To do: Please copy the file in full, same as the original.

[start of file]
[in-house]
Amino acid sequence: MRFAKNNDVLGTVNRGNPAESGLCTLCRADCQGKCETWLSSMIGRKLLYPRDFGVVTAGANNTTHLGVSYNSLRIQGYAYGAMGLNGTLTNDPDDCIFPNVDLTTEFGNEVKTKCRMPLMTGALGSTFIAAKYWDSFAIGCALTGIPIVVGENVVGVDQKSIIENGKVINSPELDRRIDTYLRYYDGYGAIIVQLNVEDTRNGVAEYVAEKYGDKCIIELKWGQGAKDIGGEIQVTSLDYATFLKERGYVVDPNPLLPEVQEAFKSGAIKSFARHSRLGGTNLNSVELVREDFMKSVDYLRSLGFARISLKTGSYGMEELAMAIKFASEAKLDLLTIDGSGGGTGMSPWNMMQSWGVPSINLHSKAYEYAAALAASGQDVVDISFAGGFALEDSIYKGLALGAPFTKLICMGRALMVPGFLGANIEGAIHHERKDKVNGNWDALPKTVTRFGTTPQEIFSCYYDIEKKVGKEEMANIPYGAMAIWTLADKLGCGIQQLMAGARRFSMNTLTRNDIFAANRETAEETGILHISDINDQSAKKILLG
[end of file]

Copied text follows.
[in-house]
Amino acid sequence: MRFAKNNDVLGTVNRGNPAESGLCTLCRADCQGKCETWLSSMIGRKLLYPRDFGVVTAGANNTTHLGVSYNSLRIQGYAYGAMGLNGTLTNDPDDCIFPNVDLTTEFGNEVKTKCRMPLMTGALGSTFIAAKYWDSFAIGCALTGIPIVVGENVVGVDQKSIIENGKVINSPELDRRIDTYLRYYDGYGAIIVQLNVEDTRNGVAEYVAEKYGDKCIIELKWGQGAKDIGGEIQVTSLDYATFLKERGYVVDPNPLLPEVQEAFKSGAIKSFARHSRLGGTNLNSVELVREDFMKSVDYLRSLGFARISLKTGSYGMEELAMAIKFASEAKLDLLTIDGSGGGTGMSPWNMMQSWGVPSINLHSKAYEYAAALAASGQDVVDISFAGGFALEDSIYKGLALGAPFTKLICMGRALMVPGFLGANIEGAIHHERKDKVNGNWDALPKTVTRFGTTPQEIFSCYYDIEKKVGKEEMANIPYGAMAIWTLADKLGCGIQQLMAGARRFSMNTLTRNDIFAANRETAEETGILHISDINDQSAKKILLG